The variations in the symptoms and clinical signs could be related to the pathogenesis of the SARS-CoV-2 trajectory from entering the body to inducing clinical manifestations. The SARS-CoV-2 virus is transmitted via respiratory droplets and aerosols with an incubation period of 4–5 days. Generally, the cells that are first attacked by SARS-CoV-2 in humans are the multiciliated cells in the nasopharynx and trachea or the sustentacular cells in the nasal mucosa. The virus binds to the angiotensin-converting enzyme type 2 (ACE2) receptor, and, with the help of transmembrane serine protease 2 (TMPRSS-2), there is an activation of the S2 subunit and fusion between the viral and host membranes [17]. After entering the cell, the viral genetic material then initiates the production of viral proteins, including the replicase protein, which plays a role in the formation of the virus replication “factory” in the host’s body. The vesicles in which the transcription of the viral genetic material (i.e., double-stranded RNA (dsRNA)) takes place are protected by a double membrane that allows them to escape detection by cytoplasmic pattern recognition receptors (PRRs). If the dsRNA can be recognized by the PRR (e.g., by melanoma differentiation-associated protein 5, or MDA5), a signal cascade occurs that initiates the production of interferon I and III [18]. Apart from the initiation of the PRR, interferons and chemokines can also be produced as a result of the local responses of the epithelial cells surrounding the host cells and local immune cells, such as neutrophils and macrophages. Then, the interferons produce genes that have cellular antiviral capabilities, which are intended to eliminate SARS-CoV-2 from the cell. At the same time, the released cytokines activate B- and T-lymphocyte cell responses to facilitate virus elimination [19]. When the virus is in the upper respiratory tract, the clinical signs and symptoms of an upper respiratory tract infection can be found, which are typically observed in the early phase of COVID-19 infections or in patients with mild symptoms.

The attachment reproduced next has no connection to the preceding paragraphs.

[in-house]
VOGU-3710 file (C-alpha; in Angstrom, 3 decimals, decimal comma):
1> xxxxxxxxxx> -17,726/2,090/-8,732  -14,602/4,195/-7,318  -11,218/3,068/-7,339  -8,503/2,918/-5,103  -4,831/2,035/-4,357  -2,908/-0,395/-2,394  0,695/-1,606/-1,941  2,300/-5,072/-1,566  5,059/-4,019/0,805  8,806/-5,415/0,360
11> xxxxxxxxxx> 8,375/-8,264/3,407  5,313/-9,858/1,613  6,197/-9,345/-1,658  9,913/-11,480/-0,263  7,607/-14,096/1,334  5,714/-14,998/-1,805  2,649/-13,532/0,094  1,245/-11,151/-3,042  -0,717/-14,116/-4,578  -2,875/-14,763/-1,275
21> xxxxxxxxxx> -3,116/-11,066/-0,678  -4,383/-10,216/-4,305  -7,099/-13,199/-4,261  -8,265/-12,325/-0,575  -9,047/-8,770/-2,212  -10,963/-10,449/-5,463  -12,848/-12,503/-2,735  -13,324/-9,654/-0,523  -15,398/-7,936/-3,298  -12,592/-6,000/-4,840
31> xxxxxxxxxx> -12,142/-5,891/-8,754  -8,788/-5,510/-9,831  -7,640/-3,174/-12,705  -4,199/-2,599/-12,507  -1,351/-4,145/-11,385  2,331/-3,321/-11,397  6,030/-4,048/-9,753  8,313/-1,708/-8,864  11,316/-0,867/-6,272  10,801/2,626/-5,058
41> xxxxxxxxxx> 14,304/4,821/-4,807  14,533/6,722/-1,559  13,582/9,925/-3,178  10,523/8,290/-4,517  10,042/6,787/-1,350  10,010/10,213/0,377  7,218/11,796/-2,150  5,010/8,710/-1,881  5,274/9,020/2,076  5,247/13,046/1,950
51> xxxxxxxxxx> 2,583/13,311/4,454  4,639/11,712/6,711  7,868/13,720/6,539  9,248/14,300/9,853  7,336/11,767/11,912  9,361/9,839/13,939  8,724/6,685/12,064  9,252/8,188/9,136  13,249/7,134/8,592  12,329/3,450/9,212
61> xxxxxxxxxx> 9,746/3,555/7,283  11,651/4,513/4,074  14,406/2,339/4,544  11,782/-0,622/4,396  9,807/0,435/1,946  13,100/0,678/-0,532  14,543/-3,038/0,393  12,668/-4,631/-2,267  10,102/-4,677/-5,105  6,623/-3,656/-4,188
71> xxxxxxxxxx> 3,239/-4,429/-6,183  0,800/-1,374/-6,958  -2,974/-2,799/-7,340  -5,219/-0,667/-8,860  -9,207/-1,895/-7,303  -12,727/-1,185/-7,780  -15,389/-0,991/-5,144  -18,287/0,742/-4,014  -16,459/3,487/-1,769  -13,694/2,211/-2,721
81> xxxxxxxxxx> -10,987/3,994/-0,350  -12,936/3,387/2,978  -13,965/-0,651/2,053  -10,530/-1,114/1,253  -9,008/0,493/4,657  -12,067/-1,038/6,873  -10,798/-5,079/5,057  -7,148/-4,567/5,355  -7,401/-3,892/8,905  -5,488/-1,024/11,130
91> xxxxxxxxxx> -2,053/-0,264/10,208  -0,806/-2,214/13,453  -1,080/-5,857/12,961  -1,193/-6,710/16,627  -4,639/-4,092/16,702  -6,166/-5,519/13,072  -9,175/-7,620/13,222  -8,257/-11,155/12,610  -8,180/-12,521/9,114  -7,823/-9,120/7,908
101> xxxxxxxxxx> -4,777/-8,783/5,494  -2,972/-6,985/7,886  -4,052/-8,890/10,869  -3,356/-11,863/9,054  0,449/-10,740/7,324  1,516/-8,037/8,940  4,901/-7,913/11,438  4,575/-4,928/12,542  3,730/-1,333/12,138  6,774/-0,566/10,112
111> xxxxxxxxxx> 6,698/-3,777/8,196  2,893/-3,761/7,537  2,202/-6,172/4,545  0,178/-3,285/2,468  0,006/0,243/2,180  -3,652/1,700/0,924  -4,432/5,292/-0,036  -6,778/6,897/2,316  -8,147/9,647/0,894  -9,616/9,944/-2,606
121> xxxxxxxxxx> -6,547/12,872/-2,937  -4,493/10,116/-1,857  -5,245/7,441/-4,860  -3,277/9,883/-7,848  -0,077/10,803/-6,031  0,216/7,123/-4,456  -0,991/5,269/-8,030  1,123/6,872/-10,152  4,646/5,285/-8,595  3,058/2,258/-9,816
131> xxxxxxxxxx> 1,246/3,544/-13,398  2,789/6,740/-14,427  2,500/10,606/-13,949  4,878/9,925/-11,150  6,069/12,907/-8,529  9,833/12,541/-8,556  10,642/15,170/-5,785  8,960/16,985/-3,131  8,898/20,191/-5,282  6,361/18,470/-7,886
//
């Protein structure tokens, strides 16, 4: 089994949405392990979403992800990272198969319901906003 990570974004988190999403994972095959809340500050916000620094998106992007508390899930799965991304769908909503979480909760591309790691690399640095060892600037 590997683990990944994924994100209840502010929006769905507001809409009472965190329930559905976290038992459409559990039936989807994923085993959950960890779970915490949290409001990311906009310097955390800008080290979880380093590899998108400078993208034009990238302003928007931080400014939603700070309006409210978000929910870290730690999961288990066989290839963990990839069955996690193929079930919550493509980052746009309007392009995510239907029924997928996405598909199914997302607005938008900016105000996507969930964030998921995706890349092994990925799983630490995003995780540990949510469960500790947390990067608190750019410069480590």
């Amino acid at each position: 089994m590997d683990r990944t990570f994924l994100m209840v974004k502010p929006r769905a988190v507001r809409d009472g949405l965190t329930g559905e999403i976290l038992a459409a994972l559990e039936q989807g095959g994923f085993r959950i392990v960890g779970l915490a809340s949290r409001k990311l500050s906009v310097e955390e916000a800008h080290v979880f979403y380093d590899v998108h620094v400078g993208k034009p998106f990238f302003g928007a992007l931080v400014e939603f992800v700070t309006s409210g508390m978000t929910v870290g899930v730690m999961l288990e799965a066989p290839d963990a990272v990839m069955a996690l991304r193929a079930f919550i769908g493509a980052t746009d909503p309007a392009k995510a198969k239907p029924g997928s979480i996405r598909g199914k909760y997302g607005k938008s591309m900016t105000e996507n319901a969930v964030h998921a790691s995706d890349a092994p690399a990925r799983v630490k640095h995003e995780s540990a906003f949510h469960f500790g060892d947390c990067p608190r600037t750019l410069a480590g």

If the innate and adaptive immune system is unable to eliminate the virus from the upper respiratory tract, the virus spreads to the lower respiratory tract through the inhalation process or spreads slowly from top to bottom through the bronchi and its branches. If the virus reaches the lower respiratory tract, it can cause dyspnea, damage to the alveoli, and impaired gas exchange caused by inflammation induced by virus invasion into the cells [20]. Within the alveoli, the SARS-CoV-2 virus infects the type 2 alveolar/pneumocytic cells (AT2s), which physiologically produce surfactants which are important for reducing the surface tension of the alveoli in respiration and which are the AT1 progenitor cells in adult lungs. Therefore, virus invasion into the AT2s can also cause impaired gas exchange, which is predominantly modulated by the AT1s [19,21]. Severe illness generally occurs after one week from the onset of symptoms, but the progression of COVID-19 is greatly influenced by intrinsic and extrinsic cofactors, such as comorbidities, age, immune status, medications, and others.

3. Coagulopathy in COVID-19 Infections